(3) The redress of the illegal situation flowing from that failure.

The dispute before the Court, having this three-fold subject,


could not arise until al1 its constituent elements had come into
existence. Among these are the obstacles which India is alleged to
have placed in the way of exercise of passage by Portugal in 1954.
The dispute therefore as submitted to the Court could not have
originated until 1954. Thus it satisfies the time-condition to which
the Declaration of India made its acceptance of the jurisdiction
of the Court subject.
Even if we consider only the part of the dispute relating to the
Portuguese claim, which India contests, to a right of passage over
Indian territory, the position is the same. I t is clear from the
material placed before the Court that before 1954, passage was effect-
ed in a way recognized as acceptable to both sides. Certain incidents
occurred, but they did not lead the Parties to adopt clearly-defined
legal positions as against each other. The "conflict of legal views"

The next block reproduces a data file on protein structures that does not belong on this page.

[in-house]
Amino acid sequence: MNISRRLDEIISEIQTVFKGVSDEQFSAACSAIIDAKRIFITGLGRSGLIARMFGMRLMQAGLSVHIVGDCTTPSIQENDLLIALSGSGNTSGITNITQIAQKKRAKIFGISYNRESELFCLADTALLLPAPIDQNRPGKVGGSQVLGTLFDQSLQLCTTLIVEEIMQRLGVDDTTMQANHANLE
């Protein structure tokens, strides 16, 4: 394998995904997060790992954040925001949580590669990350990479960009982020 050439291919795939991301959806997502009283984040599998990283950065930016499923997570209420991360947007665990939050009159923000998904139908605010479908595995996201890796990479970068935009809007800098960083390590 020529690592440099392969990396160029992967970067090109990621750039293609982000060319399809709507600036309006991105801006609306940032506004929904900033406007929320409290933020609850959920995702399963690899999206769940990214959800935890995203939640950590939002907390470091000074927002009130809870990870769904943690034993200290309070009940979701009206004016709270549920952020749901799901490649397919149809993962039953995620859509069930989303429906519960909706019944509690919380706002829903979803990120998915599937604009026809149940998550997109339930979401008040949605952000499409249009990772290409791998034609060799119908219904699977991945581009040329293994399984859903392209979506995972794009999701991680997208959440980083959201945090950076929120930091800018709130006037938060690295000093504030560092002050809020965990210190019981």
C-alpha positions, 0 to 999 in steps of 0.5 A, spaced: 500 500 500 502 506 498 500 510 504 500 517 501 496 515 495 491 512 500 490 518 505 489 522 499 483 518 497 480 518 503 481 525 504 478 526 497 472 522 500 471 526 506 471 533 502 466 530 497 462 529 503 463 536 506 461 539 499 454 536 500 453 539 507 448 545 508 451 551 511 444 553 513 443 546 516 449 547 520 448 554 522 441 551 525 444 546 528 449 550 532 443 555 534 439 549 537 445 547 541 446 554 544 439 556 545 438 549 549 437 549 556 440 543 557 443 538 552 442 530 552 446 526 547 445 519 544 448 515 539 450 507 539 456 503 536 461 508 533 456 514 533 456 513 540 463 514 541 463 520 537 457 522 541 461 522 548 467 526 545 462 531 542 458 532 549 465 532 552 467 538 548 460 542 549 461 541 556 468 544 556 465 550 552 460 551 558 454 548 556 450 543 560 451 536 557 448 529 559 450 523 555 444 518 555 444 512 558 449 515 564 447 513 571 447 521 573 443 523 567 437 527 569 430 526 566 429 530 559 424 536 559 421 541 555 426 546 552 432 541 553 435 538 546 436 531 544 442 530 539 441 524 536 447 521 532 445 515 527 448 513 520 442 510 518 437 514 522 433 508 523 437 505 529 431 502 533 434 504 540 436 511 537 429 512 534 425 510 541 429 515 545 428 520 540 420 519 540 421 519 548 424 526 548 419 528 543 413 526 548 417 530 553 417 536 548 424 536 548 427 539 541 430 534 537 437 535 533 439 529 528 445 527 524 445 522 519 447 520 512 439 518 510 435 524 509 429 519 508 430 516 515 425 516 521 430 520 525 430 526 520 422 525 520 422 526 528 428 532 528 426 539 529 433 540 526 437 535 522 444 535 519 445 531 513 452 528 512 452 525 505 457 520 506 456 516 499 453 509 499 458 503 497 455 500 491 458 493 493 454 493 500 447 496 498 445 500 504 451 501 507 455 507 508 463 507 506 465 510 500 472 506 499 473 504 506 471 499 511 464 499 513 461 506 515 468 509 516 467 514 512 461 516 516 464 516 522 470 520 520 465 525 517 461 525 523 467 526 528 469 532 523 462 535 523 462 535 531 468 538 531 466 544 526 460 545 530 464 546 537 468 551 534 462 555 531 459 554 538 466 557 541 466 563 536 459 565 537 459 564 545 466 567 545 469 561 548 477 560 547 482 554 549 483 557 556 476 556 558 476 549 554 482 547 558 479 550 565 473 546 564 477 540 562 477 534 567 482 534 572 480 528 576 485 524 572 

between Parties which the Permanent Court of International
Justice in the case of the Mavrommatis Palestine Concessions
(Series A, No. 2, p. II) includes in its definition of a dispute had not
yet arisen. This is clear in particular from statements made by
Counsel for India a t the hearings of 15 October and 3 November,
and by Counsel for Portugal a t the hearing of 28 October 1959.
Accordingly there is no justification for saying that the dispute
before the Court arose before 5 February 1930. There is not there-
fore, so far as the date of the birth of the dispute is concerned,
any bar to the jurisdiction of the Court.
But India further contends that the dispute is one with regard
to facts and situations prior to that date and that this takes it
outside the jurisdiction of the Court.
On the point here under consideration, the Declaration of
28 February 1940, by which India has accepted the jurisdiction of
the Court, does not proceed on the principle of excluding from that
acceptance any given disputes: It proceeds in a positive manner on
the basis of indicating the gisputes which are included within that
acceptance. By its terms, the jurisdiction of the Court is accepted
"over al1 disputes arising after February 5th, 1930, with regard to
situations or facts subsequent to the same date".
In accordance with tge terms of the Declaration, the Court must
hold that it has juridiction if it finds that the dispute submitted to